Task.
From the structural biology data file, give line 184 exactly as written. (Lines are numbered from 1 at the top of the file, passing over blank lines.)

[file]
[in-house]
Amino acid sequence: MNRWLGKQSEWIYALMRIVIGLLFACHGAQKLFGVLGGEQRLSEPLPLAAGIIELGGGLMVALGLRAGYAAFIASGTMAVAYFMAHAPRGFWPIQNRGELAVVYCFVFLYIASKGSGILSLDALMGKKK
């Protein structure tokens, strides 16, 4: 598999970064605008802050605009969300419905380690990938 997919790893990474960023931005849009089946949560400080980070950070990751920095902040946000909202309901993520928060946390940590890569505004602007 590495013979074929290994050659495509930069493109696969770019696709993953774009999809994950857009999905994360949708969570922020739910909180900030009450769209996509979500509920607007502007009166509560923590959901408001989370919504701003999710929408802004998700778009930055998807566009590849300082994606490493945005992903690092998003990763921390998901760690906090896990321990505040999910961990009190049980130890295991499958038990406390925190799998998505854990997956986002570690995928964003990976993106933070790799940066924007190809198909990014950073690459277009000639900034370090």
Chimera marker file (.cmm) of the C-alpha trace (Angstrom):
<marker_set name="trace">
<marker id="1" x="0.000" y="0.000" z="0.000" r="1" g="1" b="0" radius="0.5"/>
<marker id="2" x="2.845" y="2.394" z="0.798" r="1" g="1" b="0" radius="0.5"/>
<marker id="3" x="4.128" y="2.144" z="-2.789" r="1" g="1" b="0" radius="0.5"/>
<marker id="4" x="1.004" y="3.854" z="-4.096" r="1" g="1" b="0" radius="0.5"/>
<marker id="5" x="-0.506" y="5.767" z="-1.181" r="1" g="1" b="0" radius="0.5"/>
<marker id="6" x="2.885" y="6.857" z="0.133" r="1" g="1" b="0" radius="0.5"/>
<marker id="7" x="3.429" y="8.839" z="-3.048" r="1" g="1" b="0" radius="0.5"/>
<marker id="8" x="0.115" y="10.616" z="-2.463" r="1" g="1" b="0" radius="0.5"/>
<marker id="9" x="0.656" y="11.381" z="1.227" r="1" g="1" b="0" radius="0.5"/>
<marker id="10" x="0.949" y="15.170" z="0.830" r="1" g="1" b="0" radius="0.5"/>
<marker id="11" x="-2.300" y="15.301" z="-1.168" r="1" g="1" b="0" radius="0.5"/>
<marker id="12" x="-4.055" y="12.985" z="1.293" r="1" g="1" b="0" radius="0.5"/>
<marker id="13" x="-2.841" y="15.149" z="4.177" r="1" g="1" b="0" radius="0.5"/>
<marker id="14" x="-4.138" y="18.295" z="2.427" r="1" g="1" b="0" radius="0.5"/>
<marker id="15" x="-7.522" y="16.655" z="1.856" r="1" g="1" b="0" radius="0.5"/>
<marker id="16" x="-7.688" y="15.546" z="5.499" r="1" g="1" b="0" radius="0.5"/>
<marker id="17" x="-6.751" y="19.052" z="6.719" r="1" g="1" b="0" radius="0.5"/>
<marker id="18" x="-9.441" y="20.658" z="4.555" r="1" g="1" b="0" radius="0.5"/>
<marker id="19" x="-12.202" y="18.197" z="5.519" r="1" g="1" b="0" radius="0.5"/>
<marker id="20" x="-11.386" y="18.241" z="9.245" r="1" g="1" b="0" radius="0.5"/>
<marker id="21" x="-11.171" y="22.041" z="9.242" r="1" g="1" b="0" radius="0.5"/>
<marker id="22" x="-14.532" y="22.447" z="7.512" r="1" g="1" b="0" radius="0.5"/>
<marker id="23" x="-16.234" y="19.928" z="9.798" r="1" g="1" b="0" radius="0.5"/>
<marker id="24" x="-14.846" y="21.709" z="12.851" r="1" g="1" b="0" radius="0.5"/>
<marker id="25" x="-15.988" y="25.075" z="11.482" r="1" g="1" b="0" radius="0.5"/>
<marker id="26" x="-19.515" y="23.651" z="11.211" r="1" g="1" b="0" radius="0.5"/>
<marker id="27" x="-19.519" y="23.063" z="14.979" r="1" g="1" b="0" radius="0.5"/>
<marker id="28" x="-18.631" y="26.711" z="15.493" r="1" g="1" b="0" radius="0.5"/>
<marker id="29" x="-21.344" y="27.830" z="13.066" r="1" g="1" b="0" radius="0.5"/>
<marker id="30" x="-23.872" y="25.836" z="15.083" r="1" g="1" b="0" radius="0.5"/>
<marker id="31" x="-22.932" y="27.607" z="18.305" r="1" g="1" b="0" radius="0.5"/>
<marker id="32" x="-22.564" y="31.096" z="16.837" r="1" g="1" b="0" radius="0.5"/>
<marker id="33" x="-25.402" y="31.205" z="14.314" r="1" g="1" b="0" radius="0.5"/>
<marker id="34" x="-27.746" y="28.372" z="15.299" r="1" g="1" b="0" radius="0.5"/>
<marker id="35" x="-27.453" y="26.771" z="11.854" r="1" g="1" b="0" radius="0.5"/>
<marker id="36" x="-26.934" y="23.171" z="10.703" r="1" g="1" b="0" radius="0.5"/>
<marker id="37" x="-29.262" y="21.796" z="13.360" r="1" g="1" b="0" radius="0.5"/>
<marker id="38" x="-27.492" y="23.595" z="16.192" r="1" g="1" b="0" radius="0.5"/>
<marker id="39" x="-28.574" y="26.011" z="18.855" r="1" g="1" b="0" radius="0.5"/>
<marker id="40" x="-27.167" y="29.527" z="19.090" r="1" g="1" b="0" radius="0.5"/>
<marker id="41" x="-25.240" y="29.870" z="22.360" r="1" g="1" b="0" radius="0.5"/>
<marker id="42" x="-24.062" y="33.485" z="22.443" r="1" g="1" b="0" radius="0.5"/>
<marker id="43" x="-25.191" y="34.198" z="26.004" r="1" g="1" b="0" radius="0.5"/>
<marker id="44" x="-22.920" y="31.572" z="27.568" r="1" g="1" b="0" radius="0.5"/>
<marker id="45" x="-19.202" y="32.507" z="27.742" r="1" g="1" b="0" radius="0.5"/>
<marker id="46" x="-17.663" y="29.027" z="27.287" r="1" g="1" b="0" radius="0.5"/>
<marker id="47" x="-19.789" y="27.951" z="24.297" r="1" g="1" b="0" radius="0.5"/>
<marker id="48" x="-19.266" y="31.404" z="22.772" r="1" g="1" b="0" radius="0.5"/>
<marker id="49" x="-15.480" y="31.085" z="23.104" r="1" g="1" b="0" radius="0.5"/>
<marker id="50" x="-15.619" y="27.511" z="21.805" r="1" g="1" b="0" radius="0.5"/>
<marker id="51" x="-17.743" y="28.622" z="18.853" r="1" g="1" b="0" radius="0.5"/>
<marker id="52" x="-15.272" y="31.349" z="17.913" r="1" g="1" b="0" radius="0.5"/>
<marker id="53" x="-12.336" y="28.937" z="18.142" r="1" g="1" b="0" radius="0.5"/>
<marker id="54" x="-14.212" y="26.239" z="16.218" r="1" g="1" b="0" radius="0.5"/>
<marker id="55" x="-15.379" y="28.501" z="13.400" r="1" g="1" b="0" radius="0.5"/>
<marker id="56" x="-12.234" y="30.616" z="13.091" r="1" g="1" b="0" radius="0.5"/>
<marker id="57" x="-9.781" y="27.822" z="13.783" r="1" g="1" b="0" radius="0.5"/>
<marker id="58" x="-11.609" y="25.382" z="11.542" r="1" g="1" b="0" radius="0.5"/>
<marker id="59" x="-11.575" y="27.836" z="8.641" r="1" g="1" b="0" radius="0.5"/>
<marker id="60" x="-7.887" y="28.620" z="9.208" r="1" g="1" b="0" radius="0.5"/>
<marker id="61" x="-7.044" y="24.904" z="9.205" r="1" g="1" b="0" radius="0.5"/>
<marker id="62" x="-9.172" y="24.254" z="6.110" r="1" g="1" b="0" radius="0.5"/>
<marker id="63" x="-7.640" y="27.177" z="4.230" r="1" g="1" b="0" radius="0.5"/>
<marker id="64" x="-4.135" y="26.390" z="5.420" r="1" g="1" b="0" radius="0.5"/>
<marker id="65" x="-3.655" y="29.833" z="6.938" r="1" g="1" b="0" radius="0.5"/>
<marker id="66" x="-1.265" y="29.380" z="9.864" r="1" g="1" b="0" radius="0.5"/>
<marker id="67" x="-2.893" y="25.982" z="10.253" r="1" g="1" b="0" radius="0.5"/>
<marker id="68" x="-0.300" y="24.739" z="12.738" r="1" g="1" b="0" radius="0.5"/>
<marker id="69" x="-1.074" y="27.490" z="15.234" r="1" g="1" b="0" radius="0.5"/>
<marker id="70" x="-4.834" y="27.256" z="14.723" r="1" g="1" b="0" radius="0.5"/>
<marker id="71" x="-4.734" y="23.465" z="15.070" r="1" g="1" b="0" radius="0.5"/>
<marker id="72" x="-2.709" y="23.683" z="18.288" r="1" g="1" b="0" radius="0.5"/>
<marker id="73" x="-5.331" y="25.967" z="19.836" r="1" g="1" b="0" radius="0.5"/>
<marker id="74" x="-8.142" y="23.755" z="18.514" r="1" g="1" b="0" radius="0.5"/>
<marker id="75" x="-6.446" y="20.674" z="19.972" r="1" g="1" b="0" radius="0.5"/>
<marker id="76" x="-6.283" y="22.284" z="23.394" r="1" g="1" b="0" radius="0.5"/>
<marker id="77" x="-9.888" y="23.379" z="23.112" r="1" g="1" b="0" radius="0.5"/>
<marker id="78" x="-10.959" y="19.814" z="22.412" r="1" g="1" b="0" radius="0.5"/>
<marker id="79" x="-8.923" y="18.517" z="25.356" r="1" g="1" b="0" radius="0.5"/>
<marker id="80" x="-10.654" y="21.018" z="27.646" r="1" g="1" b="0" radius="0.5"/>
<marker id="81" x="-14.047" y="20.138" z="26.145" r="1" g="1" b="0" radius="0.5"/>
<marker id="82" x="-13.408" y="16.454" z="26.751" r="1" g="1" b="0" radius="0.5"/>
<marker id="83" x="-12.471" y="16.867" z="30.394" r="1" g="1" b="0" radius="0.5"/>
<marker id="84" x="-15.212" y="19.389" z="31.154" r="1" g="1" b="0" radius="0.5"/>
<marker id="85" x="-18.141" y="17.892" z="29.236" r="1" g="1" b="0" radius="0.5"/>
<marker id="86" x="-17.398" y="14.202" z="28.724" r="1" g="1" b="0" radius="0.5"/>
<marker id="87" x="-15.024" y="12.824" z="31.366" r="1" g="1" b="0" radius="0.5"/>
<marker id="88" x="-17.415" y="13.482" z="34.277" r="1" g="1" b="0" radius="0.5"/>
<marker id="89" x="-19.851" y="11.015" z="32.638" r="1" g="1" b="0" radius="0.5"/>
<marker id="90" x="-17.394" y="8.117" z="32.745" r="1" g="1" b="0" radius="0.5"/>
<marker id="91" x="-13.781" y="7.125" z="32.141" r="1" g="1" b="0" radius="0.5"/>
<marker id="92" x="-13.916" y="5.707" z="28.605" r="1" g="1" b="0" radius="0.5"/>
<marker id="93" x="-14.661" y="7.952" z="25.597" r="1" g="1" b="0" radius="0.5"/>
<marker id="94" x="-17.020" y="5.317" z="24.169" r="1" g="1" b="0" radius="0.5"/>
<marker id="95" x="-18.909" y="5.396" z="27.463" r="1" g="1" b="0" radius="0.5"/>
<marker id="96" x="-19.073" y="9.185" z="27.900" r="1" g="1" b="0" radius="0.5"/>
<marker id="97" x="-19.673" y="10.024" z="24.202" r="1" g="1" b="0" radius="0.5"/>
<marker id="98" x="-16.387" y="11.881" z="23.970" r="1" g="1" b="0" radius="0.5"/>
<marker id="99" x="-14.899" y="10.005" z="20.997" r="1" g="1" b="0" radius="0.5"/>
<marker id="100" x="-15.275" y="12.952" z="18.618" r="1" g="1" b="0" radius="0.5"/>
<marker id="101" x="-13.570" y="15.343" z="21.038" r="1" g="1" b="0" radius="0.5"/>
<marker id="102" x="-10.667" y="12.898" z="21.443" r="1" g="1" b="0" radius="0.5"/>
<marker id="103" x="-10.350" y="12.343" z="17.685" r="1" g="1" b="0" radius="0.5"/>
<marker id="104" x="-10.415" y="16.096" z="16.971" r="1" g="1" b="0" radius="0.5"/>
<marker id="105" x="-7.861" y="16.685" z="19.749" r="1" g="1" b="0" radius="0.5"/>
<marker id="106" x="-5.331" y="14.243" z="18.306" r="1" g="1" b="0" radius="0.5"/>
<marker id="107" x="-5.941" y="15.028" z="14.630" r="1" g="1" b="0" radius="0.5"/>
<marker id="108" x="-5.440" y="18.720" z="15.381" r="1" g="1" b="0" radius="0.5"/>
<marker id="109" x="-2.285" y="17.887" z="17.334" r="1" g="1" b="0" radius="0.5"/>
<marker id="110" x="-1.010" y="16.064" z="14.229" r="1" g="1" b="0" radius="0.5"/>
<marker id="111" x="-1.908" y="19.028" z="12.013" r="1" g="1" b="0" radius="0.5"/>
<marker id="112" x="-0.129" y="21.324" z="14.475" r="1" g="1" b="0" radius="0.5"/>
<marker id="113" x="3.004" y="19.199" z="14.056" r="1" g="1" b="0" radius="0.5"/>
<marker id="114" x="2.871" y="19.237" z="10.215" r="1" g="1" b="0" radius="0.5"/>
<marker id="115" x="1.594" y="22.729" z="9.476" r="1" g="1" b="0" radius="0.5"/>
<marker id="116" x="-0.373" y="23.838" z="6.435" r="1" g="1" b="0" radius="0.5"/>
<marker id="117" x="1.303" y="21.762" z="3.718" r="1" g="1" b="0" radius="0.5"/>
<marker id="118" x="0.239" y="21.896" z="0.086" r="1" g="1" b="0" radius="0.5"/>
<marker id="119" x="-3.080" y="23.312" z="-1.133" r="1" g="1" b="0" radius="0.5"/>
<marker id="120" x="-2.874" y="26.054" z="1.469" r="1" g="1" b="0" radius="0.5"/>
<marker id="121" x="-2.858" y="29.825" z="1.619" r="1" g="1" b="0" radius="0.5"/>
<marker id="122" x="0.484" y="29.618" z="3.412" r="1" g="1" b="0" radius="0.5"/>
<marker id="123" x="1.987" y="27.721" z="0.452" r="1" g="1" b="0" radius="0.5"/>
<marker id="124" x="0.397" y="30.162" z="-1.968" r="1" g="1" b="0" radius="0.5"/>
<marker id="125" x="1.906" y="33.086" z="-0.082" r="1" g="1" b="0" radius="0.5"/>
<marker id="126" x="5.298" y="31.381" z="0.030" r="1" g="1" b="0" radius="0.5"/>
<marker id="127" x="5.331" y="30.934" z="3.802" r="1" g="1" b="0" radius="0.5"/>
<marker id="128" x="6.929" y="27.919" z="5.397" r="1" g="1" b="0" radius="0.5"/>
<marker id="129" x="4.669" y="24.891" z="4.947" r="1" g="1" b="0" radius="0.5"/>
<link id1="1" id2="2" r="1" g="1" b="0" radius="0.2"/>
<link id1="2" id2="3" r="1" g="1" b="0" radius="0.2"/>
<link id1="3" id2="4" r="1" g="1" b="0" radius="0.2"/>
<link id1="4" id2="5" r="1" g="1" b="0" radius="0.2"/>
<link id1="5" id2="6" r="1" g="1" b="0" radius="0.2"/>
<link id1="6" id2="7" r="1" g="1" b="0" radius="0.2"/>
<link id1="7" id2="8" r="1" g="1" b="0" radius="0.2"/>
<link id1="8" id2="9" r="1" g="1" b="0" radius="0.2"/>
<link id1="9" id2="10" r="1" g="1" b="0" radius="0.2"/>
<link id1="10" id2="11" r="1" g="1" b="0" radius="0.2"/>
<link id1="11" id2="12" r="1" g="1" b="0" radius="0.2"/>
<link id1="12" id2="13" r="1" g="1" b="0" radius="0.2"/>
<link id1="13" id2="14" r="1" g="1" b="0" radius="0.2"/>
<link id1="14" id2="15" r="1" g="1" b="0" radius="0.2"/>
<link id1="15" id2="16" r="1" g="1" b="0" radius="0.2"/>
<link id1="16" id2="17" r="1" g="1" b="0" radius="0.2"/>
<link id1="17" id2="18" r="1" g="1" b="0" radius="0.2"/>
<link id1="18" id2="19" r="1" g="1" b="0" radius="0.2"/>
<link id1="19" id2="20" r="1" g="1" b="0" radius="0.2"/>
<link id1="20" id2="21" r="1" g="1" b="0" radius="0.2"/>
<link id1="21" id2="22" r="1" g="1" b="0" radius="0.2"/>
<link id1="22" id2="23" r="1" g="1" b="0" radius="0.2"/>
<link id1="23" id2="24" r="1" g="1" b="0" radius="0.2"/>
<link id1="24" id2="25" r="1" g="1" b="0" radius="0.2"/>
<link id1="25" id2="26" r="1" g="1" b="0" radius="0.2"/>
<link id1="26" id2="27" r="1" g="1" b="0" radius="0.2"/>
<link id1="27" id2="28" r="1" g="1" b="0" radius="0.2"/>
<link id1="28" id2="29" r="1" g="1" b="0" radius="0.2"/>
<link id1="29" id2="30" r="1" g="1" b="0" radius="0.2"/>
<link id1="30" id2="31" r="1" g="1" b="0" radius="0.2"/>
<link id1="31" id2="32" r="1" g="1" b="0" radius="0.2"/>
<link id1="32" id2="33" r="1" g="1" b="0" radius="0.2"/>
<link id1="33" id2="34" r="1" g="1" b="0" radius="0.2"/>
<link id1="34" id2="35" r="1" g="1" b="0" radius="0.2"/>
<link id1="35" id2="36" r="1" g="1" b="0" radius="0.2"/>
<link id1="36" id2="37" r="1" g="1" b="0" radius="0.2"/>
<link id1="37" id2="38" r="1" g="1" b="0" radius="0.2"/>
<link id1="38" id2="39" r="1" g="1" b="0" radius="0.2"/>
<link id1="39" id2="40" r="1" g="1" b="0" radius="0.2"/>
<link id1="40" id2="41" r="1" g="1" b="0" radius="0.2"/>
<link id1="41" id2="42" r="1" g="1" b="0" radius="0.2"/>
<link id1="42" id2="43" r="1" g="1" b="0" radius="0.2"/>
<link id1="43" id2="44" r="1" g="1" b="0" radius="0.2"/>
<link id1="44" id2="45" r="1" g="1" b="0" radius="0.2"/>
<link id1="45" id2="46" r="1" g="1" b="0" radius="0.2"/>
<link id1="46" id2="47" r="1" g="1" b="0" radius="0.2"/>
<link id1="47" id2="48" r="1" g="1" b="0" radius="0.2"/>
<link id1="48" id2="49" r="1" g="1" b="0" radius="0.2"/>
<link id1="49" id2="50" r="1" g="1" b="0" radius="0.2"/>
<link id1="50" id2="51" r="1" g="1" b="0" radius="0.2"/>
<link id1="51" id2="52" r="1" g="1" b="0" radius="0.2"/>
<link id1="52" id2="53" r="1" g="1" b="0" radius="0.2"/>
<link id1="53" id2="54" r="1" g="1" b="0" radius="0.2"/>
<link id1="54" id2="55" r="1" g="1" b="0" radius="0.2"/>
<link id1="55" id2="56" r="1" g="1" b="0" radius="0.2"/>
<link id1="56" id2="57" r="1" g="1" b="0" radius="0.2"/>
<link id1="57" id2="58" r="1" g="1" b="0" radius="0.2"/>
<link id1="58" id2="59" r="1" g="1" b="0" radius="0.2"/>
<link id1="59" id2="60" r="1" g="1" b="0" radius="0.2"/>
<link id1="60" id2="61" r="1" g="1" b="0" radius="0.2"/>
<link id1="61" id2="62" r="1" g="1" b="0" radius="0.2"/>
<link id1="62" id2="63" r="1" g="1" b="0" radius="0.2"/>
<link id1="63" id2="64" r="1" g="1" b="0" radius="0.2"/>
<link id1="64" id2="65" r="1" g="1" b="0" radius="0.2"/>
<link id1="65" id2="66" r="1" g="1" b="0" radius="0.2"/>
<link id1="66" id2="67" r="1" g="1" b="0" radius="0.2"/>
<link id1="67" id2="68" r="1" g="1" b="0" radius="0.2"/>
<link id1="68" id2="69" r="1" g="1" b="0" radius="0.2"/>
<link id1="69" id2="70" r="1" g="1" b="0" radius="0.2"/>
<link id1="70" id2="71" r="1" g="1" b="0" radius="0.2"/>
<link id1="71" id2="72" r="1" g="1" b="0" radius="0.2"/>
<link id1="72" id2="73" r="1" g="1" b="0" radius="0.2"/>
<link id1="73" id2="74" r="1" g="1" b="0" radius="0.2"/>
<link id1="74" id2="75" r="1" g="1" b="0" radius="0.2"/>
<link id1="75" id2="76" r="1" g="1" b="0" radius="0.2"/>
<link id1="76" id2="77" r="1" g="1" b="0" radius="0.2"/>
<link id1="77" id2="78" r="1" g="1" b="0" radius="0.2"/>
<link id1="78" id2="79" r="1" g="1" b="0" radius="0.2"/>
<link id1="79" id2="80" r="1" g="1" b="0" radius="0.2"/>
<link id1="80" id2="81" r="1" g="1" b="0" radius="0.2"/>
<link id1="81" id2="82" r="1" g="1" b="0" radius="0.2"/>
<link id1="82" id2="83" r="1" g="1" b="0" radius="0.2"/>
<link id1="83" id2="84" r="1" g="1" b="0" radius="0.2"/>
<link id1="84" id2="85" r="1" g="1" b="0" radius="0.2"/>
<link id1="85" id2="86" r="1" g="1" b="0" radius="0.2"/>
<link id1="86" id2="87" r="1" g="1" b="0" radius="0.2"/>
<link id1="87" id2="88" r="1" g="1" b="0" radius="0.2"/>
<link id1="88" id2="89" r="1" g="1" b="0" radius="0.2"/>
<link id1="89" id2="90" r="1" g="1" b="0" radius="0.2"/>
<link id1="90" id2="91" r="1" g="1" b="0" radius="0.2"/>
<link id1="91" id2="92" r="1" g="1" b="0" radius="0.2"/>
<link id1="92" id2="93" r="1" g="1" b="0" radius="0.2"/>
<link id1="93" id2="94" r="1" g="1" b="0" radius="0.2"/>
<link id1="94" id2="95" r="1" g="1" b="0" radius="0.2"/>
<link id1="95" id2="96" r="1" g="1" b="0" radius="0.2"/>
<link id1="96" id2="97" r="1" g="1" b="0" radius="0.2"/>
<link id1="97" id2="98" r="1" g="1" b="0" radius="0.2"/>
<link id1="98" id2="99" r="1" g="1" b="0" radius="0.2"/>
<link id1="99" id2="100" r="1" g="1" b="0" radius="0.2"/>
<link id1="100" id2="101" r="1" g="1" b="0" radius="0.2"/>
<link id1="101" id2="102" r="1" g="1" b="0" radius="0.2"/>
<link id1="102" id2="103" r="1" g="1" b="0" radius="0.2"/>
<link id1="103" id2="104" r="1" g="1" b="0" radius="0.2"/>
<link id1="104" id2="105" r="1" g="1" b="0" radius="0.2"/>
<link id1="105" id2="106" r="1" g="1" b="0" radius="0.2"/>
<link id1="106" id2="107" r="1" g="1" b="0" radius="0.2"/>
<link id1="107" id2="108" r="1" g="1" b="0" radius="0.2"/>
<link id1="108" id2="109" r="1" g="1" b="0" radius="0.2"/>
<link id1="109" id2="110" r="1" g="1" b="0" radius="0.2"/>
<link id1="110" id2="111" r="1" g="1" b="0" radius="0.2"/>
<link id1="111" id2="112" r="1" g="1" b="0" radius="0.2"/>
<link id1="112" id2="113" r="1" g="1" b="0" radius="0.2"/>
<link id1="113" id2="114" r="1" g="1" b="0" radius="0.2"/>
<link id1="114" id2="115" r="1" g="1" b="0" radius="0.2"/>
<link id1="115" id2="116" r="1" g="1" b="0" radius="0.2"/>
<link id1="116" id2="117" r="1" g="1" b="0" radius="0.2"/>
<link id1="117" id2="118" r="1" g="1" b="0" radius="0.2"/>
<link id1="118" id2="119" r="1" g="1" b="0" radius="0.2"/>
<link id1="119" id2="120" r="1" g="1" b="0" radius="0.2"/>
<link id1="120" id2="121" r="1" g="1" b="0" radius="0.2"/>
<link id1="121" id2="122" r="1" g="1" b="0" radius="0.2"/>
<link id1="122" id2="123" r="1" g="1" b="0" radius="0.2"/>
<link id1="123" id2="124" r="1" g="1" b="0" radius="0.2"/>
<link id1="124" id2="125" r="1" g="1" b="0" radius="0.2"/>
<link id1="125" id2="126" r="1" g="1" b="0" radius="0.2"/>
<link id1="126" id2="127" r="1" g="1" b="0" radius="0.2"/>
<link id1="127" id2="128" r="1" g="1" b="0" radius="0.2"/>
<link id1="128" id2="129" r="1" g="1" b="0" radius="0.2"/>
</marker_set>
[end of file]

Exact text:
<link id1="50" id2="51" r="1" g="1" b="0" radius="0.2"/>